[Kalu Rinpoche] During my last trip to North America several years ago -- this was before the passing away of Trungpa Rinpoche -- I went to Boulder where I had been asked by Vajradhatu and Dharmadhatus to perform the initiation, the empowerment, of kalachakra, both for the benefit of peace and happiness in the world, and particularly for the benefit of the students of Trungpa Rinpoche. At that particular time, Trungpa Rinpoche was quite ill. And I performed this ceremony with the thought that I should be doing something to prolong his life if it was possible; if not, then simply to do something which would please him. And at that time, I was accompanied by most of the lamas here present tonight, and the translator at that time was Ken McCloud. And everything went very excellently in Boulder at that time. And at that time I made a very strong connection with various members of the Dharmadhatu organization, and our minds became as one from that time.

At this particular point in time, I have been extremely happy to be among you once again, and to see various members of the Dharmadhatu, and most particularly the Vajra Regent Osel Tendzin. However, there seems to be some problems these days. And in spite of my great happiness at meeting all of you, and particularly the Vajra Regent once again, there are things which are making me a little sad.

The present situation is like this:

At one time there was a rabbit. And there was a great wind. And during this time, some trees were blown into the water, and made a very great sound. The rabbit became very afraid of this sound. He wasn’t used to hearing it, so he ran away. When he was running away, he ran into a couple of deer. And the deer said, “What are you running from?” And he said, “There’s something the matter here in the ocean. I’m running away from this sound ‘Jow.’” And the deer became very afraid, and they started running away with the rabbit.

Many animals gathered as the news spread that there was some terrible sound, “Jow,” which was coming from the ocean. And they all ran away. And eventually they came and met a lion. And this lion was completely fearless. And he said, “What are you running away from?” And they said, “Well, there’s this sound ‘Jow,’ at the ocean.” And he said, “I’m not afraid of this.” He had a tremendous amount of pride, and he had the rabbit lead him to the ocean where the sound had come from. And he stood up on the rocks to look over into the water to see where the sound had come from. And he made his body very, very high, and he looked down into the water, and he saw his own reflection. And he said, “Ah, this must be the particular thing that is making this particular noise. I’m very strong. I can defeat this particular enemy.” And he jumped in, and made the sound “Jow” once again, and died. And nothing came of all of his courage.

The present situation is like this. [LAUGHTER] I really feel the present situation is like this. At this particular point in time, as all of you already know, the Vajra Regent has contracted AIDS. And people worry very much about the fact that he might have passed this on to many people. As far as I’m concerned, the panic that people are feeling at this particular point is much like these animals running away from the sound “Jow, Jow, Jow.” As far as I’m concerned, there’s nothing to this particular worry.

I’ve been aware of this situation for some time now; however, I’ve heard just recently that due to the activity of Ken McCloud, and one of the people at his center, that some of the information concerning the Vajra Regent has gone into the newspapers. My own feeling about this is that we in the dharma centers, be they the Vajradhatu, Dharmadhatu, or my own centers here, all of us are working to provide beings with peace of mind as well as happiness and comfort physically. This is the reason why we have dharma centers, in order to benefit others. Now persons who have AIDS have other very serious sicknesses they are suffering physically. And this sort of publicity which is blaming others for the difficulties that a person might have, is only adding unhappiness to the person’s physical suffering. They are suffering in their minds if they follow this type of news.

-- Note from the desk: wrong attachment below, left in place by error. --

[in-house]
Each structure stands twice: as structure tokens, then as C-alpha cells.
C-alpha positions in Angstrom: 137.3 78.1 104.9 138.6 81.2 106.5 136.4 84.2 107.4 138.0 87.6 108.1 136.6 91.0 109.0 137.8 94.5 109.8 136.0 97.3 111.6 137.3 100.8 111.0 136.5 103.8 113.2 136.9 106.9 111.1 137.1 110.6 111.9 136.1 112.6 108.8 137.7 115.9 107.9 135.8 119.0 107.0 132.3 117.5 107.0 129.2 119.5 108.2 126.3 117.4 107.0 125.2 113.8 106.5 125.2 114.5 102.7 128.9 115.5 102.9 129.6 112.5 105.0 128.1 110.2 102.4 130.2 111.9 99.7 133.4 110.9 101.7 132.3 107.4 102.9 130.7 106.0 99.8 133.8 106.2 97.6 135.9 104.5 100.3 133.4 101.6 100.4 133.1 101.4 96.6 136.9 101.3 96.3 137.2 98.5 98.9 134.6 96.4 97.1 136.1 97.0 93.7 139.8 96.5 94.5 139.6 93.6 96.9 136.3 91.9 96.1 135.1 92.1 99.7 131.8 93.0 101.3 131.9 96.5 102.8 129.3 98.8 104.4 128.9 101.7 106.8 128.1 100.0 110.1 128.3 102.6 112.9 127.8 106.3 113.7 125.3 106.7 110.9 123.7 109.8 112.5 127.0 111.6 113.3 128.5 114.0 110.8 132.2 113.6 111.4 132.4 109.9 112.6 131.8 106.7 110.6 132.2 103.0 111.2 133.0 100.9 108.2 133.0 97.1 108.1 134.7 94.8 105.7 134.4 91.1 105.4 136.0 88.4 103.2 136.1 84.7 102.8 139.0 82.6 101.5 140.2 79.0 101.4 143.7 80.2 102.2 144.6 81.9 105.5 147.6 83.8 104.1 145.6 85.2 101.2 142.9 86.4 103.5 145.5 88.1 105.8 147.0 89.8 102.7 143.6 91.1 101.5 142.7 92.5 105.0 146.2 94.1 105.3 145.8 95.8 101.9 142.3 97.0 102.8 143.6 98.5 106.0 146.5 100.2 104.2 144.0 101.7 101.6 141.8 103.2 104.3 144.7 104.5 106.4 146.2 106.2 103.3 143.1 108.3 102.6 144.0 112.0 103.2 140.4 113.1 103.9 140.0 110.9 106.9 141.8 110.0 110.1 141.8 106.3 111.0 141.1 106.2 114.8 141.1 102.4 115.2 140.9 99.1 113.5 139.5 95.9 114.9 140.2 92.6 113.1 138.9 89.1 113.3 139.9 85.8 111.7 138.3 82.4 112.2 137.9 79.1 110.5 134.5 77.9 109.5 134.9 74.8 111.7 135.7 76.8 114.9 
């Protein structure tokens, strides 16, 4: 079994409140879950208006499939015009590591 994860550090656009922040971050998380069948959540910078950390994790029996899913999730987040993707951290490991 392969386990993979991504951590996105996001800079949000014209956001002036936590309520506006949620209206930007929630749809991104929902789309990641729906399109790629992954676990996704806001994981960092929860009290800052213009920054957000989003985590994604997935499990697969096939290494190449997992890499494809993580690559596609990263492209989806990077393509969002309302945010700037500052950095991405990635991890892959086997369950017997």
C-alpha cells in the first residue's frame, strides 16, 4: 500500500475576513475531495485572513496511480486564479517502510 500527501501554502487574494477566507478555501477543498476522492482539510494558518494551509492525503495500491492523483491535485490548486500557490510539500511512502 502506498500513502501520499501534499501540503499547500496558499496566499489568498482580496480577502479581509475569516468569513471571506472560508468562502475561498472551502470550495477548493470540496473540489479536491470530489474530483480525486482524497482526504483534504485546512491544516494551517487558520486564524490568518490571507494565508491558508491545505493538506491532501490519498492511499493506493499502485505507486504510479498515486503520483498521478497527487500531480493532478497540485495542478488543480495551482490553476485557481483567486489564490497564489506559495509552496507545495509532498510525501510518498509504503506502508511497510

In America, you have a lot of people looking over the laws of the land, and taking care of the health of the citizens of this country. You have the President, you have the Supreme Court, you have everybody from the top to the bottom. You have hundreds of thousands of police, and other persons who are taking care of people’s situations, whether people are harming one another, or are benefiting one another. As far as I’m concerned it is not the work at all of the dharma centers to examine exactly what is happening in another center’s group. I have control myself only of my own organization. And if Ken McCloud and other persons within my own organization are being harmful to others, this is something which I can put a stop to. This is something which I will put a stop to. This sort of activity of putting things into newspapers and making publicity which is harmful to other people in various ways, is something which is against the principles of our religious organization. We don’t have an organization for this sort of purpose. The purpose of our organization is to be of benefit to others.

As little as we can say, as little as we can discuss with others about this subject, the better, simply because this is a tremendous cause of distraction within our meditation practices. This is of very little benefit to the minds of anybody.

There are agencies in the American government, no doubt, that take care of people who have AIDS. And they are able to make an examination of a person. And if a person has AIDS, this is something between them and government agencies. And they should simply ask, “What do I do now?” And if they don’t have AIDS, then that’s just fine.